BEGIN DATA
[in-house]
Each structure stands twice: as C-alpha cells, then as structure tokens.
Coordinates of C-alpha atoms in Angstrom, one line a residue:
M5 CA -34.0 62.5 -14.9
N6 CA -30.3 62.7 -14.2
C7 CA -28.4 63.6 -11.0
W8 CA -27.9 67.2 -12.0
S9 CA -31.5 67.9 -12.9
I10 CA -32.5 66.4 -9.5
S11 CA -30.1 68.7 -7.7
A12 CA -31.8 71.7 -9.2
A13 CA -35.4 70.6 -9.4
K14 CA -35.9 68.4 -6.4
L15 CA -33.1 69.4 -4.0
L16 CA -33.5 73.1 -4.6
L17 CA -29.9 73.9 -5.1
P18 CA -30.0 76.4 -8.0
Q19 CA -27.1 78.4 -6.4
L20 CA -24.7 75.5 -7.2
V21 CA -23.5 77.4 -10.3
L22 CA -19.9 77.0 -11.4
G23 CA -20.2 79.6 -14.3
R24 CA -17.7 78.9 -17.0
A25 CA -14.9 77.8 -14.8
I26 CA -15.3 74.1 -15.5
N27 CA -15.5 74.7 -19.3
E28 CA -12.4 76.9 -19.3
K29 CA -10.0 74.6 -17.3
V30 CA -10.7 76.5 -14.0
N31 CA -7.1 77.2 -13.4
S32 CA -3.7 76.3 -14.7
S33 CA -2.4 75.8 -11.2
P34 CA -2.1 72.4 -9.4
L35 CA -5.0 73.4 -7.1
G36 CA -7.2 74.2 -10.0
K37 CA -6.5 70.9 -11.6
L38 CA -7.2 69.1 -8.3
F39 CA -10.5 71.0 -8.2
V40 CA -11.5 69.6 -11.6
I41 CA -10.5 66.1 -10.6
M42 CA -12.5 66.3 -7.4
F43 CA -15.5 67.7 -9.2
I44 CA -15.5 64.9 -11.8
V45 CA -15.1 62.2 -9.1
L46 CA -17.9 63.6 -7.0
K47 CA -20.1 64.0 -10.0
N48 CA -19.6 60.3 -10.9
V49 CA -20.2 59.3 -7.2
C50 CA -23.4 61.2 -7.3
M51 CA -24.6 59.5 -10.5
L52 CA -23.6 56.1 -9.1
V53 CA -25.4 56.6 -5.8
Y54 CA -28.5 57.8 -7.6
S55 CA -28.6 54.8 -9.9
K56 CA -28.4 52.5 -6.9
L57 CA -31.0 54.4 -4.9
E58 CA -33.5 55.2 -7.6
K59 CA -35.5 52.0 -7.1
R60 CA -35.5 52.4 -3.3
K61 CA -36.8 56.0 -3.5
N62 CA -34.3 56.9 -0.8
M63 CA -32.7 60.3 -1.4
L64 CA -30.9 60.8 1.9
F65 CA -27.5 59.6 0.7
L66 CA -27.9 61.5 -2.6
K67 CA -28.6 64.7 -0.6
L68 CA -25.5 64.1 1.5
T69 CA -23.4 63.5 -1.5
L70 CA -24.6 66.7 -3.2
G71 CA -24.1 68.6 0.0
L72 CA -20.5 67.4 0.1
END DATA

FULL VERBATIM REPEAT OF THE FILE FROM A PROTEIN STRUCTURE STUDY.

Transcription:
[in-house]
Each structure stands twice: as C-alpha cells, then as structure tokens.
Coordinates of C-alpha atoms in Angstrom, one line a residue:
M5 CA -34.0 62.5 -14.9
N6 CA -30.3 62.7 -14.2
C7 CA -28.4 63.6 -11.0
W8 CA -27.9 67.2 -12.0
S9 CA -31.5 67.9 -12.9
I10 CA -32.5 66.4 -9.5
S11 CA -30.1 68.7 -7.7
A12 CA -31.8 71.7 -9.2
A13 CA -35.4 70.6 -9.4
K14 CA -35.9 68.4 -6.4
L15 CA -33.1 69.4 -4.0
L16 CA -33.5 73.1 -4.6
L17 CA -29.9 73.9 -5.1
P18 CA -30.0 76.4 -8.0
Q19 CA -27.1 78.4 -6.4
L20 CA -24.7 75.5 -7.2
V21 CA -23.5 77.4 -10.3
L22 CA -19.9 77.0 -11.4
G23 CA -20.2 79.6 -14.3
R24 CA -17.7 78.9 -17.0
A25 CA -14.9 77.8 -14.8
I26 CA -15.3 74.1 -15.5
N27 CA -15.5 74.7 -19.3
E28 CA -12.4 76.9 -19.3
K29 CA -10.0 74.6 -17.3
V30 CA -10.7 76.5 -14.0
N31 CA -7.1 77.2 -13.4
S32 CA -3.7 76.3 -14.7
S33 CA -2.4 75.8 -11.2
P34 CA -2.1 72.4 -9.4
L35 CA -5.0 73.4 -7.1
G36 CA -7.2 74.2 -10.0
K37 CA -6.5 70.9 -11.6
L38 CA -7.2 69.1 -8.3
F39 CA -10.5 71.0 -8.2
V40 CA -11.5 69.6 -11.6
I41 CA -10.5 66.1 -10.6
M42 CA -12.5 66.3 -7.4
F43 CA -15.5 67.7 -9.2
I44 CA -15.5 64.9 -11.8
V45 CA -15.1 62.2 -9.1
L46 CA -17.9 63.6 -7.0
K47 CA -20.1 64.0 -10.0
N48 CA -19.6 60.3 -10.9
V49 CA -20.2 59.3 -7.2
C50 CA -23.4 61.2 -7.3
M51 CA -24.6 59.5 -10.5
L52 CA -23.6 56.1 -9.1
V53 CA -25.4 56.6 -5.8
Y54 CA -28.5 57.8 -7.6
S55 CA -28.6 54.8 -9.9
K56 CA -28.4 52.5 -6.9
L57 CA -31.0 54.4 -4.9
E58 CA -33.5 55.2 -7.6
K59 CA -35.5 52.0 -7.1
R60 CA -35.5 52.4 -3.3
K61 CA -36.8 56.0 -3.5
N62 CA -34.3 56.9 -0.8
M63 CA -32.7 60.3 -1.4
L64 CA -30.9 60.8 1.9
F65 CA -27.5 59.6 0.7
L66 CA -27.9 61.5 -2.6
K67 CA -28.6 64.7 -0.6
L68 CA -25.5 64.1 1.5
T69 CA -23.4 63.5 -1.5
L70 CA -24.6 66.7 -3.2
G71 CA -24.1 68.6 0.0
L72 CA -20.5 67.4 0.1